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Unix and Linux System Administration Handbook

"As an author, editor, and publisher, I never paid much attention to the competition-except in a few cases. This is one of those cases. The UNIX System Administration Handbook is one of the few books we ever measured ourselves against." -From the Foreword by Tim O'Reilly, founder of O'Reilly Media "This book is fun and functional as a desktop reference. If you use UNIX and Linux systems, you need this book in your short-reach library. It covers a bit of the systems' history but doesn't bloviate. It's just straightfoward information delivered in colorful and memorable fashion." -Jason A. Nunnelley"This is a comprehensive guide to the care and feeding of UNIX and Linux systems. The authors present the facts along with seasoned advice and real-world examples. Their perspective on the variations among systems is valuable for anyone who runs a heterogeneous computing facility." -Pat ParseghianThe twentieth anniversary edition of the world's best-selling UNIX system administration book has been made even better by adding coverage of the leading Linux distributions: Ubuntu, openSUSE, and RHEL. This book approaches system administration in a practical way and is an invaluable reference for both new administrators and experienced professionals. It details best practices for every facet of system administration, including storage management, network design and administration, email, web hosting, scripting, software configuration management, performance analysis, Windows interoperability, virtualization, DNS, security, management of IT service organizations, and much more. UNIX (R) and Linux (R) System Administration Handbook, Fourth Edition, reflects the current versions of these operating systems:Ubuntu (R) LinuxopenSUSE (R) LinuxRed Hat (R) Enterprise Linux (R)Oracle America (R) Solaris (TM) (formerly Sun Solaris)HP HP-UX (R)IBM AIX (R)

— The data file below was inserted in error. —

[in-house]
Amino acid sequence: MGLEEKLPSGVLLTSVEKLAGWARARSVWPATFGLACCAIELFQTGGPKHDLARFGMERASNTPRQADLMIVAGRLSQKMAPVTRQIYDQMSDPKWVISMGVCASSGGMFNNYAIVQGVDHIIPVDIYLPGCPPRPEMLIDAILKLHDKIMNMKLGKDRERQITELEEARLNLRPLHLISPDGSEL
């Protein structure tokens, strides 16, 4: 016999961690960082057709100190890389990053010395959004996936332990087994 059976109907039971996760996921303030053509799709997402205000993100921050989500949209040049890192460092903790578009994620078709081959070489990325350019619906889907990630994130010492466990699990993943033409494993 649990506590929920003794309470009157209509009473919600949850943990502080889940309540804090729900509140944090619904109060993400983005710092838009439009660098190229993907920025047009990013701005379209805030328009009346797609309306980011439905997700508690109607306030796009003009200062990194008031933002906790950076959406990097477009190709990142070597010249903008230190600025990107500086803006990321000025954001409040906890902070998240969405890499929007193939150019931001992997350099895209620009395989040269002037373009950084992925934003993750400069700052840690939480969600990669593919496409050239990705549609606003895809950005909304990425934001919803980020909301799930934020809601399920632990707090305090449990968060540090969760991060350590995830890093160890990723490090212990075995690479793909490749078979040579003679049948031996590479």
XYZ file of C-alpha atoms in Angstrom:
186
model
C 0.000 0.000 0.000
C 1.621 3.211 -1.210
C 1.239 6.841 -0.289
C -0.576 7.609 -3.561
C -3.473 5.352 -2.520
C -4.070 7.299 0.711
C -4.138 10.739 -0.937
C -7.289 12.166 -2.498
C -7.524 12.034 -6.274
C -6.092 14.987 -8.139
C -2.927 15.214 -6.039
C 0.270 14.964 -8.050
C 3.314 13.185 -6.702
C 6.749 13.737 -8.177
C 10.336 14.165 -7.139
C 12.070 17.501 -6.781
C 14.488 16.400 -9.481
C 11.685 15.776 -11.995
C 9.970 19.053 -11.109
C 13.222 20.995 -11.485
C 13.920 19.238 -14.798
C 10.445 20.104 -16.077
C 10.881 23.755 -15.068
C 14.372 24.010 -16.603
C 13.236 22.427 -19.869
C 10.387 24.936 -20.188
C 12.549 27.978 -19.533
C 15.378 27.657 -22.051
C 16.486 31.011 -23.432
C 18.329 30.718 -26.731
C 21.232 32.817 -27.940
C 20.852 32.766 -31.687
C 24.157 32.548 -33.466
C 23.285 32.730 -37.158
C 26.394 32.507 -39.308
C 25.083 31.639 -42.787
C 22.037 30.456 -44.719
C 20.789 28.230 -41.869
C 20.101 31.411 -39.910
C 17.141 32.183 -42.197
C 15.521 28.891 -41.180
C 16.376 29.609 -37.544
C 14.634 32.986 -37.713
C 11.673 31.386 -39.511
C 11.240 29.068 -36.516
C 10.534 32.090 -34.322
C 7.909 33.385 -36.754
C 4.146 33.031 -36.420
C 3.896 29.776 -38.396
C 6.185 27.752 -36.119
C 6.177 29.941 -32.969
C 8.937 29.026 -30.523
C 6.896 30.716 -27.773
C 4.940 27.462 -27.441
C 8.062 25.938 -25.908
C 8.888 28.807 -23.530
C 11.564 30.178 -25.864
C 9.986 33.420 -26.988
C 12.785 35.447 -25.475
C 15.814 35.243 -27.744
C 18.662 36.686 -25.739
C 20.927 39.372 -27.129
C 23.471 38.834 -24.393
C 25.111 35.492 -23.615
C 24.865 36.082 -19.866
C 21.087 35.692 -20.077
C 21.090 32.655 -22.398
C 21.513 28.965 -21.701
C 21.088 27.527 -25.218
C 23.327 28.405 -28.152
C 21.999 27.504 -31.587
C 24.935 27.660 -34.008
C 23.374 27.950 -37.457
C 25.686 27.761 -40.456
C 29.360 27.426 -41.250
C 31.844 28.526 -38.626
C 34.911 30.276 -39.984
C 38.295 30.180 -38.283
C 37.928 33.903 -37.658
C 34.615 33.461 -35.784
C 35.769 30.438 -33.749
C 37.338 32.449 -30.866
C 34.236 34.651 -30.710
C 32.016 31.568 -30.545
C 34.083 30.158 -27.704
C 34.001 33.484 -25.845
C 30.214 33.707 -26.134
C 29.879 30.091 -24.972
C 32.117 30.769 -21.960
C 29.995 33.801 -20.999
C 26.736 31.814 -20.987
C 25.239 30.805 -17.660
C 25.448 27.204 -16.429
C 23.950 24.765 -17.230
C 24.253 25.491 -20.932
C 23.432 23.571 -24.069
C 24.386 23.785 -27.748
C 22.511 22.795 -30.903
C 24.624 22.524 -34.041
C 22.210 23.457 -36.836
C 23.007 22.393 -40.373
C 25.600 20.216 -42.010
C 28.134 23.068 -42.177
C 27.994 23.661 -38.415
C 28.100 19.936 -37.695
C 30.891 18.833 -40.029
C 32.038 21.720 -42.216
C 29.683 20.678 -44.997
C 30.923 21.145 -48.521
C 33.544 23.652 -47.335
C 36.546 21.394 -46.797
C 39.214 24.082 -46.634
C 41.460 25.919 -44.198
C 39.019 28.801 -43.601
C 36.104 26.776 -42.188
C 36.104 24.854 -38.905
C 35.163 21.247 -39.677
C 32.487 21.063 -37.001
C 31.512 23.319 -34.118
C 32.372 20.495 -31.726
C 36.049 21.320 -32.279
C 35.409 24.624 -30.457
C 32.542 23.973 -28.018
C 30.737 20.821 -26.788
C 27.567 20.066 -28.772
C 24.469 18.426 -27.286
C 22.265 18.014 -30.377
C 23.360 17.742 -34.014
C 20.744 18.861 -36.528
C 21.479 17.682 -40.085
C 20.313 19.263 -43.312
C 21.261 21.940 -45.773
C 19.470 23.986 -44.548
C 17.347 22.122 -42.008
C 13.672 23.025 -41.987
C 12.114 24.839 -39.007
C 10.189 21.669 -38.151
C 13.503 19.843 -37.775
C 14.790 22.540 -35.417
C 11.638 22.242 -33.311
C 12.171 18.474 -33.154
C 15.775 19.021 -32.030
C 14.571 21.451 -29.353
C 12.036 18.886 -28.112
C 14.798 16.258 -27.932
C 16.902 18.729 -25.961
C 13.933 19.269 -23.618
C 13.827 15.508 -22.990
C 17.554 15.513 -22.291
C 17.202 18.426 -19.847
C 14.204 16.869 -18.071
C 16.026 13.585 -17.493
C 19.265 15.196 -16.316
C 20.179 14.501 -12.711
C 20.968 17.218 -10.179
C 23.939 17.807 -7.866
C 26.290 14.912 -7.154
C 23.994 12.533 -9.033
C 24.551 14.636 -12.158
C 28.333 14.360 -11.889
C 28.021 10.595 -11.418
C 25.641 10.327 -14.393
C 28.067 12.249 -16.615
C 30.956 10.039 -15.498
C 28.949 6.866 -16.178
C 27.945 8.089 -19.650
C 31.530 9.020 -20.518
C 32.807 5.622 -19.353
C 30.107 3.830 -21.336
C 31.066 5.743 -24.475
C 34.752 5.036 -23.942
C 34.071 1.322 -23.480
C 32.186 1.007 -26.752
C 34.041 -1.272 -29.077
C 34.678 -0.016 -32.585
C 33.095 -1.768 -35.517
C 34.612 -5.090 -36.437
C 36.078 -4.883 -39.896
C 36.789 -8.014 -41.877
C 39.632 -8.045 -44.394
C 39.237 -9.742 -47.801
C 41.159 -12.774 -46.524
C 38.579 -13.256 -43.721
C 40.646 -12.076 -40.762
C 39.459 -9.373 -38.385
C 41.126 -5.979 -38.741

Product Details

Table of Contents